The full slides for a brownbag Cheng hosted on this topic can be found here.  If you have more ideas for how SUMO can work better with you or other feedback, please let us know in the comments below, in the #sumo IRC channel or via email.

Using SUMO to help understand our users

Support is one of the top and most discoverable ways that Firefox users can give feedback about their experiences with Firefox. While the primary focus of Firefox Support will always be make sure users have the best possible experience with Firefox (and the web), the SUMO project tracks trends and provides insights about our user base to the greater Mozilla community.

Common user questions

The primary thing we track at SUMO is commonly asked questions and commonly encountered issues. Not only does this help guide the support community, it also helps Firefox developers know what are some of the major pain points for our users. A bug that may not seem like a big deal can actually be a top support issue because it causes confusion or “feels wrong” to our users. Because support works so closely with users in the forum and on live chat, we’re often able to troubleshoot a problem, working with the user to identify the extension, plugin or setting responsible. This can help get traction on bugs where the development or QA teams are unable to reproduce. There will be a followup blog post discussing the feedback that SUMO has provided around common issues during the 3.5 launch.

Improving messaging and websites

Visitors to support are often not the most technically savvy, and in many cases are new to Firefox or the web. Since support volunteers work daily with these users, we often have a good feel for what kinds of messaging works and what can be confusing for these users. Over the past quarter, we’ve been providing feedback to the marketing team at Mozilla working on education efforts. This has helped them figure out which Firefox features to explain or clarify, for example.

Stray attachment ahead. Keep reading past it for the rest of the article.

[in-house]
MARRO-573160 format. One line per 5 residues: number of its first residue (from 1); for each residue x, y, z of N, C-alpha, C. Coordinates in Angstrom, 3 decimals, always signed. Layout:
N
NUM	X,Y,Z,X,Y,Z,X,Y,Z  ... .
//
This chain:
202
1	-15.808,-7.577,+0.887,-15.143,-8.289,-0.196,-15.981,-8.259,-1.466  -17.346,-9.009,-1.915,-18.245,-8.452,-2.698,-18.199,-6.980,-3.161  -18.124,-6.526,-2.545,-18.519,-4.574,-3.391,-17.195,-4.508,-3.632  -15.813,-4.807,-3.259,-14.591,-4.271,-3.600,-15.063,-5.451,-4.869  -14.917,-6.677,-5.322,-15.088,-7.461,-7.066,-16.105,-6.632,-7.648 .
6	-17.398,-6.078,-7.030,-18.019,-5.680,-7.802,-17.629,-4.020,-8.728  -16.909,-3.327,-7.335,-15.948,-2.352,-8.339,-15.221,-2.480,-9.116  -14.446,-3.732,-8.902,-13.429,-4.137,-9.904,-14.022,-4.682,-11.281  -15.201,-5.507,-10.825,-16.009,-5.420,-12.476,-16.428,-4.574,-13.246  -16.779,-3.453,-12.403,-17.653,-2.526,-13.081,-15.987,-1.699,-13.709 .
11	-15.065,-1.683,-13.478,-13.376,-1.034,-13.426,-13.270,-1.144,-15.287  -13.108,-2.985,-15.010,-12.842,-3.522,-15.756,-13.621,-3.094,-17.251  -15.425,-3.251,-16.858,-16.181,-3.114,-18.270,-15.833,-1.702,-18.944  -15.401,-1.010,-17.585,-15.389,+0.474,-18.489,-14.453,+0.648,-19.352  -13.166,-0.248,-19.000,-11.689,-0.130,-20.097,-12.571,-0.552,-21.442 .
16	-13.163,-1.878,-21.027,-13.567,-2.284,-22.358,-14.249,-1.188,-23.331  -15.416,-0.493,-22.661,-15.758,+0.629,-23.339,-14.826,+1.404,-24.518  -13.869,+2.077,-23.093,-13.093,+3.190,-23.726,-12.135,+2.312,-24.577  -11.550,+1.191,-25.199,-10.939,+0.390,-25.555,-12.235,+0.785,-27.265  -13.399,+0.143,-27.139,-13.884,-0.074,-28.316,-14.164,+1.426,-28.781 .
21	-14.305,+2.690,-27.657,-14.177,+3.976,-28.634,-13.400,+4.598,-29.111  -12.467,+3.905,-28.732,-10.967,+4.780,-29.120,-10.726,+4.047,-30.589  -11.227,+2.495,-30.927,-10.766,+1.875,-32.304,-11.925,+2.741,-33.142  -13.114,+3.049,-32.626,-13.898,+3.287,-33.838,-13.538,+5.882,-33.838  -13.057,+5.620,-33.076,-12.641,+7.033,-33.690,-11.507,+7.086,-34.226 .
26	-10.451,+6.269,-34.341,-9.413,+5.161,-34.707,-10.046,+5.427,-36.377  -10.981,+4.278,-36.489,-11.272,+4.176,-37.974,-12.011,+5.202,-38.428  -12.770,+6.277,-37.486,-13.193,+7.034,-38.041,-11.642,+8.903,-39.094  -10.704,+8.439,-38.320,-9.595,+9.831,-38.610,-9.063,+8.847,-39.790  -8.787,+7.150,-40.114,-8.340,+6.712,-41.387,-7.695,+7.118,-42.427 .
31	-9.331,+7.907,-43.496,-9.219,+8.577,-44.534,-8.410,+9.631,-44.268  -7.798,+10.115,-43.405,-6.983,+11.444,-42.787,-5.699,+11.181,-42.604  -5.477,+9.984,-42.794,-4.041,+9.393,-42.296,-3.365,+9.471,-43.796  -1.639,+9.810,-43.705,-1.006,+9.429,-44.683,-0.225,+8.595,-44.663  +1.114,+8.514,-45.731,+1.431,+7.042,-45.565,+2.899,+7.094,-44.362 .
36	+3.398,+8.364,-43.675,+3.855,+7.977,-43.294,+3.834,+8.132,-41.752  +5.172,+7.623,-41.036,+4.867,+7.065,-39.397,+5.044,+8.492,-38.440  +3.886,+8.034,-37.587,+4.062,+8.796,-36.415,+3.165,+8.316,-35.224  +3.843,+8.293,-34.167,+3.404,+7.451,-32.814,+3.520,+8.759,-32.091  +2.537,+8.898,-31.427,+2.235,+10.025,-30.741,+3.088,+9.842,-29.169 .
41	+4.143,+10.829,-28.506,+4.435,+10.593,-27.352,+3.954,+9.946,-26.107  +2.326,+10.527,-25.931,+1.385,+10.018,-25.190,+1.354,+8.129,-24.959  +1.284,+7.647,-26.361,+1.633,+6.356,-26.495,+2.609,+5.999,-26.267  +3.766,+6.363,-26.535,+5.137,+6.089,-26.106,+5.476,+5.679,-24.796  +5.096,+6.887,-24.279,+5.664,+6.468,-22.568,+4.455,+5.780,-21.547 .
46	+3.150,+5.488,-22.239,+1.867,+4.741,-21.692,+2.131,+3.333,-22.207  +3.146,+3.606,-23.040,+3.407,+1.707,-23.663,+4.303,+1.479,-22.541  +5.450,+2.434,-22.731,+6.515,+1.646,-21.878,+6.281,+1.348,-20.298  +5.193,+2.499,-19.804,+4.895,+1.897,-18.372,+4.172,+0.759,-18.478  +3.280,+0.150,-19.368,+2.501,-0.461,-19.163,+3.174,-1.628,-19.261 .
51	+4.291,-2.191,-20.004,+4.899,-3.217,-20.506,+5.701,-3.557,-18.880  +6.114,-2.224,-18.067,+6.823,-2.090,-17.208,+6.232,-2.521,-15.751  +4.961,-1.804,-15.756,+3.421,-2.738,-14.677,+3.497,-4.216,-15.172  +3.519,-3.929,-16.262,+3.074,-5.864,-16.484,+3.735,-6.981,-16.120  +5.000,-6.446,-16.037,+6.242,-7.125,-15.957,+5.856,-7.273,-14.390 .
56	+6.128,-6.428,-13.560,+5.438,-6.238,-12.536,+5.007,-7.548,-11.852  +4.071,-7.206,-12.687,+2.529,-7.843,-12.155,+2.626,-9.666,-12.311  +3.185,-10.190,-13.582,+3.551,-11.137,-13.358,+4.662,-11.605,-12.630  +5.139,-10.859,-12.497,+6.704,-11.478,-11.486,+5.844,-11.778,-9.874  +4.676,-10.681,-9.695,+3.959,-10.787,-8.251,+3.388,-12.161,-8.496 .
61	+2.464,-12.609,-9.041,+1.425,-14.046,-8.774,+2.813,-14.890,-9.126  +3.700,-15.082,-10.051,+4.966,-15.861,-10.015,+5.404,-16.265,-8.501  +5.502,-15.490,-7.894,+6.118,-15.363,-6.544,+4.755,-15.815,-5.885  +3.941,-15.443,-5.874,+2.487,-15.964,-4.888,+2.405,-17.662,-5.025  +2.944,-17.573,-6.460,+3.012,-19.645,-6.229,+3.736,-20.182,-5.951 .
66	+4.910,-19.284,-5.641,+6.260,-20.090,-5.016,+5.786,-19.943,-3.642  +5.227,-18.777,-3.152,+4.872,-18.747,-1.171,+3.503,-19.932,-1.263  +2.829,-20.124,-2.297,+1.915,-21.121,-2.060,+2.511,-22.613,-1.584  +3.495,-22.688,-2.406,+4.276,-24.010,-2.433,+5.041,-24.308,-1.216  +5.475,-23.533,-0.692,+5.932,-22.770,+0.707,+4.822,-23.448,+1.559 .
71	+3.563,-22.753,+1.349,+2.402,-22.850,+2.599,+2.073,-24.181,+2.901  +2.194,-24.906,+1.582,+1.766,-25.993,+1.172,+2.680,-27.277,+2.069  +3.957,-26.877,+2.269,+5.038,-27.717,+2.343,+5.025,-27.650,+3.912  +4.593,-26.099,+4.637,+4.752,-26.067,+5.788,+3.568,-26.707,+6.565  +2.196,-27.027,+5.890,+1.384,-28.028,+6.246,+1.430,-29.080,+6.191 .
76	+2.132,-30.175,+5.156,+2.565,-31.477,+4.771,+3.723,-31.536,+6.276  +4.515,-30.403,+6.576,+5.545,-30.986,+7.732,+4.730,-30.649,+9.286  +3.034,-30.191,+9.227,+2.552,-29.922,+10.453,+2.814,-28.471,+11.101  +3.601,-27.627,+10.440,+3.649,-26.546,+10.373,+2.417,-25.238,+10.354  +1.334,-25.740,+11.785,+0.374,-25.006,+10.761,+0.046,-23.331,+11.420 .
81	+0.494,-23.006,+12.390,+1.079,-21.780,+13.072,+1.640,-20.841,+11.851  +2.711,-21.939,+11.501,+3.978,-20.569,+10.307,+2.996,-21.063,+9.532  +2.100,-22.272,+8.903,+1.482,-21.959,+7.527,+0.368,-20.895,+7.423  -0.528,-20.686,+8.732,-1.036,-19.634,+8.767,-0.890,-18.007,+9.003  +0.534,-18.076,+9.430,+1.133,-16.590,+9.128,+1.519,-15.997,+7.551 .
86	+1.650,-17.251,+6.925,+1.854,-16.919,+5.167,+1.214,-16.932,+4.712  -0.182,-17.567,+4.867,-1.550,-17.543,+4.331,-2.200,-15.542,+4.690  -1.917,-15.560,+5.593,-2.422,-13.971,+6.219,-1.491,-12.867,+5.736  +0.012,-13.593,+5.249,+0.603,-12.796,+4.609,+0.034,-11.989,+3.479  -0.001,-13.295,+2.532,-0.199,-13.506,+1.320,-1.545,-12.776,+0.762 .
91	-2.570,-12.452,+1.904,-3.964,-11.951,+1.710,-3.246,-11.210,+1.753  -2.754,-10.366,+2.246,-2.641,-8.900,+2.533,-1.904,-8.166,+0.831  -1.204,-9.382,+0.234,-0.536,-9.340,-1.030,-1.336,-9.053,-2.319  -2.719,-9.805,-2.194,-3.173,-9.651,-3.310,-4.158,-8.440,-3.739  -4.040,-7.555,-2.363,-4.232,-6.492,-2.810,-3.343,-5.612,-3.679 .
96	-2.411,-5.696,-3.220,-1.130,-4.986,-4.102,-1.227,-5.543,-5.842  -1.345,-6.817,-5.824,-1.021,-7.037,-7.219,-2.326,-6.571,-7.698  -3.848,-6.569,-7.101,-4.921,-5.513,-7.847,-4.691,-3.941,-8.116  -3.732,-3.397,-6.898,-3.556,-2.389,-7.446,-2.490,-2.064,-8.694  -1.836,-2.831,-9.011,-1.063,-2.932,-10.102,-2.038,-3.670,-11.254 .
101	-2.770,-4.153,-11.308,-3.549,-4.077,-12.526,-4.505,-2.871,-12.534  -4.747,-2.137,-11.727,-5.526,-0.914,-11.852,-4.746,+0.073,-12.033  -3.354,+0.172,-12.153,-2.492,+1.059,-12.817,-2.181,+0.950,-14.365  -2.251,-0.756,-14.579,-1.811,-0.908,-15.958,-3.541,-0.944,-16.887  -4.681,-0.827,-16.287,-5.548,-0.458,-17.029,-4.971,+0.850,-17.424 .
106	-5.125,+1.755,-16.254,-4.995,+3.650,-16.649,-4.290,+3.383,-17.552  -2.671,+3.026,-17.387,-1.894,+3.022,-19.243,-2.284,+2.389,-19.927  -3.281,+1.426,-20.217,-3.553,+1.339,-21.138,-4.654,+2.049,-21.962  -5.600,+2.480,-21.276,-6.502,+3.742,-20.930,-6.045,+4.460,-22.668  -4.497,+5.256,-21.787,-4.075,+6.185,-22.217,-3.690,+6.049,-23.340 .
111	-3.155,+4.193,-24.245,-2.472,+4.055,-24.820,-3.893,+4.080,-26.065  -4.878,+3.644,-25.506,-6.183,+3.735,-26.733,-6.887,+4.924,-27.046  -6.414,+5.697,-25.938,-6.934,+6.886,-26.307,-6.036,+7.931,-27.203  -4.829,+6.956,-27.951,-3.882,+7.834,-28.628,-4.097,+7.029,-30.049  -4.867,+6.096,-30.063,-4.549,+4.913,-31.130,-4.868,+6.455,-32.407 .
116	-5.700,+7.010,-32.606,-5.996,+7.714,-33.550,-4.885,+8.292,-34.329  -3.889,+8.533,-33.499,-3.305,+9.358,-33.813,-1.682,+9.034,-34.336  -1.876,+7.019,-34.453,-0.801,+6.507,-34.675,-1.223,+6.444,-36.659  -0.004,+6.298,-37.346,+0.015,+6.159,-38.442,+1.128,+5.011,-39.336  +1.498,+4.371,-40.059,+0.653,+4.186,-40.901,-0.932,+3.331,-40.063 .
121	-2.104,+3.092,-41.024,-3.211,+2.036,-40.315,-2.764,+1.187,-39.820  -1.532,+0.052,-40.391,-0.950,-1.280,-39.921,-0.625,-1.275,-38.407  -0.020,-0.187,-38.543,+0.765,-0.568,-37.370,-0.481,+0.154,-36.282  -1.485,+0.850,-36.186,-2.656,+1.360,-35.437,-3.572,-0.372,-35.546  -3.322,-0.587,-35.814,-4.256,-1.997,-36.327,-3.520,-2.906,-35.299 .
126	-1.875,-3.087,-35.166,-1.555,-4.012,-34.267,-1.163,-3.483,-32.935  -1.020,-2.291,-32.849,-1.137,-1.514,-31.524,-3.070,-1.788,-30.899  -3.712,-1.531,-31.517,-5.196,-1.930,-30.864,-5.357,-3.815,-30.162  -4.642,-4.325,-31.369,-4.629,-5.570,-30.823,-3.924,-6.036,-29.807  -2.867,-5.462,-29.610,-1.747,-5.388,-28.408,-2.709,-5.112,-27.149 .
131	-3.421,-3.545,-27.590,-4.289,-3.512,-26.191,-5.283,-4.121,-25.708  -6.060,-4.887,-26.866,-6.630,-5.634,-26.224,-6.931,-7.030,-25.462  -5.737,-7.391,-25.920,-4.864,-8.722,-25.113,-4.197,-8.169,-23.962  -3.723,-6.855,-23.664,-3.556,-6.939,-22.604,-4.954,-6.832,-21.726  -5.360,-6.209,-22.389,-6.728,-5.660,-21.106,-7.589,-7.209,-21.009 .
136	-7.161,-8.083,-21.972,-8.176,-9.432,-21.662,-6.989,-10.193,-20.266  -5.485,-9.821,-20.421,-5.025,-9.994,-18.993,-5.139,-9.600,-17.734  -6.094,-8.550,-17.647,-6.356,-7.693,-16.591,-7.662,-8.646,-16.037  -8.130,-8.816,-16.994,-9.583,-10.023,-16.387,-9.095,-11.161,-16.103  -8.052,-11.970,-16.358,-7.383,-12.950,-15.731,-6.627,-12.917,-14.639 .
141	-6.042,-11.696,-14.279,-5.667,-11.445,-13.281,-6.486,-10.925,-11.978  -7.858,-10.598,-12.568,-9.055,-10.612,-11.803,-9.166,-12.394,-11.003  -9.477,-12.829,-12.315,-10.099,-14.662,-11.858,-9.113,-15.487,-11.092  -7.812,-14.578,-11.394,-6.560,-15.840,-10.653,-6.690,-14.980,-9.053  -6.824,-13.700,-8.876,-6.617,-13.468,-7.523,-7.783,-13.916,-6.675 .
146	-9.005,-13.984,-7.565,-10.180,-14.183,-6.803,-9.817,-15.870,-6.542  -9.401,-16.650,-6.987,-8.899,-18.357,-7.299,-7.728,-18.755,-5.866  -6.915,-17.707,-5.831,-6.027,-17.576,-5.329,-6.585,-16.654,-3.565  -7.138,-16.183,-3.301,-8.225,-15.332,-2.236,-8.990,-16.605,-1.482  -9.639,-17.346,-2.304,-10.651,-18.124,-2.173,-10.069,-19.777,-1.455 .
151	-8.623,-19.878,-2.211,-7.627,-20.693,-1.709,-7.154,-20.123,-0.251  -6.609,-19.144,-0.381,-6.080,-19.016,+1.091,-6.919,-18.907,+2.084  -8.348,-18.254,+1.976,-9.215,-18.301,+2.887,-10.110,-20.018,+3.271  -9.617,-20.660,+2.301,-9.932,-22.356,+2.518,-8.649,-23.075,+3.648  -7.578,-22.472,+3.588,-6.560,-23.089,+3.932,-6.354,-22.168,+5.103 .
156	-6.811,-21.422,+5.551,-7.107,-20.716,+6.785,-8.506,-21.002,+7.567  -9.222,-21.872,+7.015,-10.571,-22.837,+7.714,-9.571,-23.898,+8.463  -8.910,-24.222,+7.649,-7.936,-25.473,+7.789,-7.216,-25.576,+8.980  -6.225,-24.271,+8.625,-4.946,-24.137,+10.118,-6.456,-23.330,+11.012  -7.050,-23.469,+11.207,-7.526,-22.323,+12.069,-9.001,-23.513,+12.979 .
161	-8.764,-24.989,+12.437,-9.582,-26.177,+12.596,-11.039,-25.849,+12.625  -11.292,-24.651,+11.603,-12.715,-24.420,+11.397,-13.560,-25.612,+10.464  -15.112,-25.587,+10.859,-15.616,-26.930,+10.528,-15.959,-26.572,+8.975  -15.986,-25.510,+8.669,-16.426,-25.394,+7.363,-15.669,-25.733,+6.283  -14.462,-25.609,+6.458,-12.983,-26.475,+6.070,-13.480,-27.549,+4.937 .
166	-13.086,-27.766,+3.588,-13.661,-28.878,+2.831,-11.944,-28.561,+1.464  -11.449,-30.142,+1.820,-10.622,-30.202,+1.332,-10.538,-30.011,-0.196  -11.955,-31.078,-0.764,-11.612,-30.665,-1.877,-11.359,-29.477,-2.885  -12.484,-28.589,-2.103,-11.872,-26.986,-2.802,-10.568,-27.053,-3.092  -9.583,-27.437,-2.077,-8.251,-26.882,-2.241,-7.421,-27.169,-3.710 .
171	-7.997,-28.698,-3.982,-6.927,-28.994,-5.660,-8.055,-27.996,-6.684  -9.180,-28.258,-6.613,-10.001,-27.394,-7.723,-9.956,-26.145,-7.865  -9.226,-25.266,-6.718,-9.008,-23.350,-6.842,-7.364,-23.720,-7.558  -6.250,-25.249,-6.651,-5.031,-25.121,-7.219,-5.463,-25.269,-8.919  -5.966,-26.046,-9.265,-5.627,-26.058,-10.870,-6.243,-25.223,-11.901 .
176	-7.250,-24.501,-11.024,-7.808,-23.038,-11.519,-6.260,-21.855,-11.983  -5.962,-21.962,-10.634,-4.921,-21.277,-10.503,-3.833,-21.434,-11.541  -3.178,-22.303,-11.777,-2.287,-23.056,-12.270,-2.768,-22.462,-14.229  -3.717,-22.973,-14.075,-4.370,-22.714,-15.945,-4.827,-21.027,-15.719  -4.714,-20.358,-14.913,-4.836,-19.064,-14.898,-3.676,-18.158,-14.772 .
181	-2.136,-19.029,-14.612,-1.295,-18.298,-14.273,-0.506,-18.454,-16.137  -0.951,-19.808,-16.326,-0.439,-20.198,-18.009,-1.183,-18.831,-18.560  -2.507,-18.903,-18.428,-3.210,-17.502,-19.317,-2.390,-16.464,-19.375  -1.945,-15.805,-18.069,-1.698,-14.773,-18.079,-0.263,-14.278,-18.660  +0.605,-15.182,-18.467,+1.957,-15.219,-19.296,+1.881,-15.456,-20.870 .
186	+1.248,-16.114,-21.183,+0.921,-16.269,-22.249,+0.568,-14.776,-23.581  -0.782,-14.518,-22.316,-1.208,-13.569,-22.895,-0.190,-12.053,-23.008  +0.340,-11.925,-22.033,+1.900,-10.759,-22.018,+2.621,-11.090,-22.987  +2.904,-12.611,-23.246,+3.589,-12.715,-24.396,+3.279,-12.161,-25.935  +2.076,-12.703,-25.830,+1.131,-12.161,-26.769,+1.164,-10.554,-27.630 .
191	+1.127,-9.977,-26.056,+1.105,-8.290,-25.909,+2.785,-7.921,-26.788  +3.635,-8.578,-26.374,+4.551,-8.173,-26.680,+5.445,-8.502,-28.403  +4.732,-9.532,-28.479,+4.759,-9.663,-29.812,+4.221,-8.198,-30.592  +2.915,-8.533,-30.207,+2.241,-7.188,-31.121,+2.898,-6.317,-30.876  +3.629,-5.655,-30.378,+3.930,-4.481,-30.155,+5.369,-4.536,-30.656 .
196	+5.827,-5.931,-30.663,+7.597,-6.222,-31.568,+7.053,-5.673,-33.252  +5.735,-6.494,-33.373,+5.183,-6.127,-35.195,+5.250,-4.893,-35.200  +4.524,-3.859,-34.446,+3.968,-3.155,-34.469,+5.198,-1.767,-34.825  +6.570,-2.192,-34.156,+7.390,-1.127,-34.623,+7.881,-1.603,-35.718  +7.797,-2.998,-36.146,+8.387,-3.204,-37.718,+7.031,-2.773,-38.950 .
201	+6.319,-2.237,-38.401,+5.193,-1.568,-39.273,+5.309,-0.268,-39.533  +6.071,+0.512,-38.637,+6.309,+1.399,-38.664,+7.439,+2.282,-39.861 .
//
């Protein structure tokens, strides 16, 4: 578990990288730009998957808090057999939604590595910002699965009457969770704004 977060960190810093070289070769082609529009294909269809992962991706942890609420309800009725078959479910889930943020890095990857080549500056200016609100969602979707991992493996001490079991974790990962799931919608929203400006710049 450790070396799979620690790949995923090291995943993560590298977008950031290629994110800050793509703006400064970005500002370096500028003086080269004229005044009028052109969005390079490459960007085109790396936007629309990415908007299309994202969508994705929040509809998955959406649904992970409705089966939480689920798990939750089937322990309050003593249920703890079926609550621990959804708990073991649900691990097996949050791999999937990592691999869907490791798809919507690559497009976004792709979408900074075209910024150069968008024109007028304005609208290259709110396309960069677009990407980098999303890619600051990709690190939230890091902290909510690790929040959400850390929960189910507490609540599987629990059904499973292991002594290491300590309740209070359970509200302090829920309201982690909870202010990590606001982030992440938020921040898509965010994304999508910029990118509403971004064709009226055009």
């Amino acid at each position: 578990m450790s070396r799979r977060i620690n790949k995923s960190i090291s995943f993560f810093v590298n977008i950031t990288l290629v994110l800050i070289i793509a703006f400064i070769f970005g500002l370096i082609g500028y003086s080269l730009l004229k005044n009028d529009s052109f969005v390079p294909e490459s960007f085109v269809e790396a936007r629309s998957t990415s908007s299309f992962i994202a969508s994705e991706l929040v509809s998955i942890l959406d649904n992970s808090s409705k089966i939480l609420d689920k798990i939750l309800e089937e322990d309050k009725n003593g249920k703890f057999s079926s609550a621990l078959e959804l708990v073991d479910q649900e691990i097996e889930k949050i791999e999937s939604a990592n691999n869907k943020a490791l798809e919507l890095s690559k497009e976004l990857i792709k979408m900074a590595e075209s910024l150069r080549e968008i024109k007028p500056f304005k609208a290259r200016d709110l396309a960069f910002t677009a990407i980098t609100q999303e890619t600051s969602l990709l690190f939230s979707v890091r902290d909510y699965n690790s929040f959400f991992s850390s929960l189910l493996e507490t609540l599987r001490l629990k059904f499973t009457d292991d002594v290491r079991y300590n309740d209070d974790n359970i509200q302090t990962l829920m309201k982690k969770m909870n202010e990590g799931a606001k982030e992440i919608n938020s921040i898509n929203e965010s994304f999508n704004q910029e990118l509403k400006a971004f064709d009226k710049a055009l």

A number of Mozilla webpages also link to SUMO. By tracking where these users go on SUMO, we can help figure out what questions people visiting those pages may have and provide feedback about how to improve those pages for better user retention. In particular, we’ve been tracking traffic from the Firefox download page to see if we can help remove roadblocks that new Firefox users may face that may prevent them from getting started successfully with their new browser.

Giving feedback on usage patterns and interface

Whenever there are changes to the Firefox interface, people who are used to a feature working in a certain way or looking like a certain thing get confused and come to support. For example, while most people familiar with computers will use keyboard shortcuts to copy and paste, many visitors to SUMO have trouble with that and will instead use the context menu or the menu bar. Similarly, the Send Link feature is widely used and people often come to SUMO when it doesn’t work as expected rather than just copying and pasting a URL to an email. On the other hand, there are features we don’t hear much about. For example, the Delete option in the Edit menu isn’t much used. SUMO has been able to provide some initial feedback to the developers working on user interface in Firefox 3.7 as they make decisions about how to streamline the future of Firefox.

These are just some of the ways that SUMO can help you learn about the Firefox user base. As we move forward, we’ll be looking for more ways we can use our insights to facilitate a closer working relationship between developers and teams at Mozilla and our users which everyone in the community can benefit from.

More importantly, as a resource for the community, we can help you get answers to any user and usage questions you might have about Firefox. Whether you’re localizing support articles on SUMO, running an independently hosted local support site, or if you work with QA, engineering or anywhere else, we’d love to help you. Just let us know what you need and we’ll do our best to provide answers.

Knowledge base sprint followup

This past Thursday, we had a knowledge base sprint to write articles for the top Firefox crashes. It was a resounding success with 20 articles written on the day, covering the most common crashes experienced by Firefox users. Not only will this help Firefox users searching the knowledge base, this will also help contributors coming across an unfamiliar crash signature in the forums or live chat.